Hiking air fares around Christmas helped Ryanair to shrug off rising fuel costs in the last three months of 2012 and saw the budget carrier today raise its profit expectations for the year.
The Irish airline flew an extra 600,000 passengers during the quarter to New Year’s Eve, taking its total number of fliers to 17.3 million.
Ryanair benefited from rival airlines cutting routes; its average fare jumped 8% in the three months, which helped pre-tax profit to grow by 21% to €18.1 million (£15.4 million).
That was despite the carrier’s fuel costs rising by €81 million.
Chief executive Michael O’Leary also warned its fourth quarter, the traditionally tough three months from January to March, would see passenger numbers fall by about 400,000 as Ryanair has grounded about 80 planes to limit the impact of expensive fuel bills and airport fees at Stansted and Dublin.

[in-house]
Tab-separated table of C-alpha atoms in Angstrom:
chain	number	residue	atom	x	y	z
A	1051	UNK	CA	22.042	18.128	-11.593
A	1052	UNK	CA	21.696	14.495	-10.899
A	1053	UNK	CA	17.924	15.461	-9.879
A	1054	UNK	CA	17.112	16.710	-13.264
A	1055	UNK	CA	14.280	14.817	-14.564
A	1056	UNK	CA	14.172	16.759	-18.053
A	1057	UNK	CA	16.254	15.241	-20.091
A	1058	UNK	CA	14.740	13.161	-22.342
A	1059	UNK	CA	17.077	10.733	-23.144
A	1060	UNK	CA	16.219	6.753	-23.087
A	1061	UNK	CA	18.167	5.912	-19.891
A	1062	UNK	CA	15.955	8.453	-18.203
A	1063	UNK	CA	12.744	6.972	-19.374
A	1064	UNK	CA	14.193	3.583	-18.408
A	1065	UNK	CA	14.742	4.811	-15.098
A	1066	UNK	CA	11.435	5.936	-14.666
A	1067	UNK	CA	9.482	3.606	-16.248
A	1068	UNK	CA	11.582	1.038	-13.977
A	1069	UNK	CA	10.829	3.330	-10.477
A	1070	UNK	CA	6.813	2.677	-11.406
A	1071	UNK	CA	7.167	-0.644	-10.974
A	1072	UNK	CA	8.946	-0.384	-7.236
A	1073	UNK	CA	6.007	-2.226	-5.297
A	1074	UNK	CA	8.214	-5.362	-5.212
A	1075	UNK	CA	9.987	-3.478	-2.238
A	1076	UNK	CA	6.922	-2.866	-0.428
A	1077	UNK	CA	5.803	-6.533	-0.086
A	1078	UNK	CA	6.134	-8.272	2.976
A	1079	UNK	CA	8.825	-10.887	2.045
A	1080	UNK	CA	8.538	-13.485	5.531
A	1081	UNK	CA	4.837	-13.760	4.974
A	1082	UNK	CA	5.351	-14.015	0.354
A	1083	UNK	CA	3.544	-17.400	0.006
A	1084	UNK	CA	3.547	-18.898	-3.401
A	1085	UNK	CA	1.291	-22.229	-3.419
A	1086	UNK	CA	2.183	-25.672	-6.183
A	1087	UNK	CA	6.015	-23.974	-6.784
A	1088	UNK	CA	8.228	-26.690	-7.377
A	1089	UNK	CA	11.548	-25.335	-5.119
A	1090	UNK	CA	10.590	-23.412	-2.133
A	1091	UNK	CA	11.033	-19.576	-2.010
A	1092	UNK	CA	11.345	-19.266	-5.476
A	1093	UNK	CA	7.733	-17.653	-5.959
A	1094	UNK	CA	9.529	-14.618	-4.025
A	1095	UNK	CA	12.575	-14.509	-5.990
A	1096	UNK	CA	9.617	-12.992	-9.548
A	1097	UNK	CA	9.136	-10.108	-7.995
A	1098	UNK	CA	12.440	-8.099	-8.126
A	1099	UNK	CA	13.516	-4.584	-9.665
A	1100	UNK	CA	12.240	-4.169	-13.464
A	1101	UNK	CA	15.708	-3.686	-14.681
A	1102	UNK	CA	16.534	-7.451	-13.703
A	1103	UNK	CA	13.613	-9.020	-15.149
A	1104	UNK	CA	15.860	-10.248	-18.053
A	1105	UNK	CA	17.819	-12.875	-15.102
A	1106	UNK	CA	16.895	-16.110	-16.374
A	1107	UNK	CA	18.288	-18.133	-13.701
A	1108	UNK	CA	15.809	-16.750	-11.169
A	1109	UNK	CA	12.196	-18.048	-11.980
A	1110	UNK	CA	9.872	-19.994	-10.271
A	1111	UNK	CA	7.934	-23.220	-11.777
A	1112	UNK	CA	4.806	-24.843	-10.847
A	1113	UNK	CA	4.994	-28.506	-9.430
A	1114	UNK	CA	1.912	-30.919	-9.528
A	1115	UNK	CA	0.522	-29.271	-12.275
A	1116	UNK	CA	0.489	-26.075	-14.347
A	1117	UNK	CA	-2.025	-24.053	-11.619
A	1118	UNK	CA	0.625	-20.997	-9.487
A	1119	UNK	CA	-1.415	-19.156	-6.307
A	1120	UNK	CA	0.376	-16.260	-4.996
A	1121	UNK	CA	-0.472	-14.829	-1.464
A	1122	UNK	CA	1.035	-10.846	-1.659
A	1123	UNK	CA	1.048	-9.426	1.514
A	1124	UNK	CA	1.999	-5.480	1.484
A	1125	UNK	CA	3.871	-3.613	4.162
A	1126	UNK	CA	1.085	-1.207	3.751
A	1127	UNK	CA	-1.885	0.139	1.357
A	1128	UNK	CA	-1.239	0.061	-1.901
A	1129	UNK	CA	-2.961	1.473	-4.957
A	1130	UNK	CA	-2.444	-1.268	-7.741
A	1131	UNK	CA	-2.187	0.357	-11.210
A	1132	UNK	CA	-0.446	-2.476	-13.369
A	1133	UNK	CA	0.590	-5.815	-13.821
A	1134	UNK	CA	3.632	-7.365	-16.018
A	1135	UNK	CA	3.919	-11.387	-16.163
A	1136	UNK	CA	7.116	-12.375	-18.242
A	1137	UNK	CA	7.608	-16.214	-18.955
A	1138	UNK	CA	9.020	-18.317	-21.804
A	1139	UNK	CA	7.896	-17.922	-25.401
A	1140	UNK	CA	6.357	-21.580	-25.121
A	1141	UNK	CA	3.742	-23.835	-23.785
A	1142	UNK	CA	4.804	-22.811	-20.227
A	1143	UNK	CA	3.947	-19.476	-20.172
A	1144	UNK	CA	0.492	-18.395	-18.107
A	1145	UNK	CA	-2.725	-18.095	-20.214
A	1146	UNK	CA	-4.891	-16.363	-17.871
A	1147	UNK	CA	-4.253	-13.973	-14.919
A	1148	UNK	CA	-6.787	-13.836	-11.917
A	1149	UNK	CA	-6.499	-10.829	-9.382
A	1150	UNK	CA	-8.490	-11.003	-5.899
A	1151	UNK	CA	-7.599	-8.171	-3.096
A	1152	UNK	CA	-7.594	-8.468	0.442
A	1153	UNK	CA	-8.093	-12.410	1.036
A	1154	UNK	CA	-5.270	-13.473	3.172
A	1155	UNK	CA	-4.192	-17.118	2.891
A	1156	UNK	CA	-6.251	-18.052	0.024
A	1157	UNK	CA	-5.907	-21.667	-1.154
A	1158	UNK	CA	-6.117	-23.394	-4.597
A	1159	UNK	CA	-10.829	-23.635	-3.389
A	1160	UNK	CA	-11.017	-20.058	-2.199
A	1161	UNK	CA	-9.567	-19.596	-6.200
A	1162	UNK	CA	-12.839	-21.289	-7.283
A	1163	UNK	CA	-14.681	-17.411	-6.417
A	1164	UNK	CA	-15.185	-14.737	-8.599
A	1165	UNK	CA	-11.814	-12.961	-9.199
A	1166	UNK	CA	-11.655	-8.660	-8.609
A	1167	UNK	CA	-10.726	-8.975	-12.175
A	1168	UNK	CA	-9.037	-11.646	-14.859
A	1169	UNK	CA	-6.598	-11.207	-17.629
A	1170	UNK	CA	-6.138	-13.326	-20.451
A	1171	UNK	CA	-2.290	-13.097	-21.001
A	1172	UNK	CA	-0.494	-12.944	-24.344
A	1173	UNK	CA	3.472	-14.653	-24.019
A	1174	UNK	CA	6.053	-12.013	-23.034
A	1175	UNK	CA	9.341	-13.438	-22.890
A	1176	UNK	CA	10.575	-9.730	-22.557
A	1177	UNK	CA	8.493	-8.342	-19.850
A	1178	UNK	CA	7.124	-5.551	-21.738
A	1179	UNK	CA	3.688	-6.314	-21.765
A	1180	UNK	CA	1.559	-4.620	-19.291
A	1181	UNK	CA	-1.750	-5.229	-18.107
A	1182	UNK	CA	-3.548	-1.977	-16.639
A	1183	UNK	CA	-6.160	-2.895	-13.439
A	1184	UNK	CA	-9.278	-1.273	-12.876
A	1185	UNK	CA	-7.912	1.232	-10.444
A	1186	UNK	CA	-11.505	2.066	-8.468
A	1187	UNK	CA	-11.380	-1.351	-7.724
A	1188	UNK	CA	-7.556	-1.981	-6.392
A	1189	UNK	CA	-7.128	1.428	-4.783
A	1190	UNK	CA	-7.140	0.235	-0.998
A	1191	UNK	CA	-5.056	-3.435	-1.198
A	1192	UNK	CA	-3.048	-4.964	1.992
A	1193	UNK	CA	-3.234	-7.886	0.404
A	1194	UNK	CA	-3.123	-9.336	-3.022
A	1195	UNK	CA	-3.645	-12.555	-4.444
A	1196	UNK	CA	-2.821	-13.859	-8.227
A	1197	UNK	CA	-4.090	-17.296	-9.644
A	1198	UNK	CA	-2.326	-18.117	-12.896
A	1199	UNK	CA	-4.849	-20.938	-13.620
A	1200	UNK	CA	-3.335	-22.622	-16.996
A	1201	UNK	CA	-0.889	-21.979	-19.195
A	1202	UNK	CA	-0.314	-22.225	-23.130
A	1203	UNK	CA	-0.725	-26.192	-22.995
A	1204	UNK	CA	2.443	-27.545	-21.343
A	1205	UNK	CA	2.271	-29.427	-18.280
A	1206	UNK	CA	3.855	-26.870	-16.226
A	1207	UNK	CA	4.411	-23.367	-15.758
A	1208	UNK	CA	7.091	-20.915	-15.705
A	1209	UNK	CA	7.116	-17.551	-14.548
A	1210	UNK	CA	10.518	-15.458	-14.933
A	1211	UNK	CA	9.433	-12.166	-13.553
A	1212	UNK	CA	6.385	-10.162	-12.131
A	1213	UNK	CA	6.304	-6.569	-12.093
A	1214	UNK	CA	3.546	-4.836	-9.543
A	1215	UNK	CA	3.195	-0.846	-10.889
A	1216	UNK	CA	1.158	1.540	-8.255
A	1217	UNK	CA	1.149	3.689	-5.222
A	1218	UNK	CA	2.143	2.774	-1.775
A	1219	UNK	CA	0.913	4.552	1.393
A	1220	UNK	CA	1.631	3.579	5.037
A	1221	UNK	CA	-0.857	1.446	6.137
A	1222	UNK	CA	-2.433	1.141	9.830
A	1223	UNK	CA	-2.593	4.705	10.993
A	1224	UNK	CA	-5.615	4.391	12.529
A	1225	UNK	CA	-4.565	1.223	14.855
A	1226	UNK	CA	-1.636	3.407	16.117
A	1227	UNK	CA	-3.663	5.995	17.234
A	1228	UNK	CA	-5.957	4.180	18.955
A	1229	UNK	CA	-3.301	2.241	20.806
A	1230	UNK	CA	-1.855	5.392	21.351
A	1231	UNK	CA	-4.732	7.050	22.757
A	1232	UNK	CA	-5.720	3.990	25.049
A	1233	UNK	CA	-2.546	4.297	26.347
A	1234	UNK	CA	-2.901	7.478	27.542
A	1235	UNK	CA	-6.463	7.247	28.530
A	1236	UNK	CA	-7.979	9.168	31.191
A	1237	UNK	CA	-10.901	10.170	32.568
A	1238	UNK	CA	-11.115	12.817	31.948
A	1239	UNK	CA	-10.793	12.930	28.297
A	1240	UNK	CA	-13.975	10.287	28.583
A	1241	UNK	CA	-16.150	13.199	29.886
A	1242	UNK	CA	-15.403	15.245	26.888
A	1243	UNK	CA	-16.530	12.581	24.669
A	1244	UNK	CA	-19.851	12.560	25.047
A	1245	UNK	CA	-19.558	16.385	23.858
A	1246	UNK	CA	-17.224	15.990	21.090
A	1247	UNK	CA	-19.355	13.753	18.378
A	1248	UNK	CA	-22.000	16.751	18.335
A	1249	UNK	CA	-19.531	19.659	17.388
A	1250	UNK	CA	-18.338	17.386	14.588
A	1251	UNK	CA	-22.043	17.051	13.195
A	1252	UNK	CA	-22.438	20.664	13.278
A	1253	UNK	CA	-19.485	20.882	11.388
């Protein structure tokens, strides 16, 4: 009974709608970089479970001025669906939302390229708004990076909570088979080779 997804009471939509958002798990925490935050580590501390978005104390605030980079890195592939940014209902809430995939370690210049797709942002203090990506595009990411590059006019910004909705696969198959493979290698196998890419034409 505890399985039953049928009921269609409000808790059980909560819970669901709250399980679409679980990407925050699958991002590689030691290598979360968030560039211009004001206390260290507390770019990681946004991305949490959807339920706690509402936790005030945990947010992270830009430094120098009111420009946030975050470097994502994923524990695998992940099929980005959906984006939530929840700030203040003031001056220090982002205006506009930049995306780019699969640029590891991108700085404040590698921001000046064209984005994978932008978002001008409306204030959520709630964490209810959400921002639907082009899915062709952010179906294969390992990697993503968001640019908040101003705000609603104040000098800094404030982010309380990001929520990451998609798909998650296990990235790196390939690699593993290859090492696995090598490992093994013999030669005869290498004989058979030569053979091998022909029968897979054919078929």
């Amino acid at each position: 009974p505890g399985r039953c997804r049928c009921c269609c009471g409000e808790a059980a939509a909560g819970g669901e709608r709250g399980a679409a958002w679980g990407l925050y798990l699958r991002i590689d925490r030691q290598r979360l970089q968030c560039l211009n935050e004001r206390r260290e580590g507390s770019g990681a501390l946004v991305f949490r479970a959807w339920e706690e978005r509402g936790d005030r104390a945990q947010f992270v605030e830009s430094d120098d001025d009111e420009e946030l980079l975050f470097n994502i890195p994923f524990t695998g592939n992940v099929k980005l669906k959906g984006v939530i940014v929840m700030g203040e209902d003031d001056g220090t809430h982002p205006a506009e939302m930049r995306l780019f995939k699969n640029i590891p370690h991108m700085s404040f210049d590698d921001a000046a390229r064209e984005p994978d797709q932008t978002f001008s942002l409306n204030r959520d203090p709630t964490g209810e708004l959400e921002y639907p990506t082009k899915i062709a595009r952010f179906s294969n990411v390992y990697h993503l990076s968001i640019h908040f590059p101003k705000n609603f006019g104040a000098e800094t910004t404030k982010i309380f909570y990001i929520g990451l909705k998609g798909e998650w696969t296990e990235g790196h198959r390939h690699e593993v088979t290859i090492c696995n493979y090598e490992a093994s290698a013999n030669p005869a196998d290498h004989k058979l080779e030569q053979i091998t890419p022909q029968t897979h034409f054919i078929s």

But the airline still told the City to upgrade forecasts for annual profit to around €540 million.
Earlier guidance had been for pre-tax profit to be between €490 million and €520 million. O’Leary added that Ryanair had given EU regulators a “radical and unprecedented remedies package” in the latest twist in its €694 million bid for Aer Lingus, which is its third attempt at buying the rival airline.
Flybe said last week that it would consider taking over some of the Aer Lingus routes where the two Irish airlines currently compete only with each other, to guarantee competition.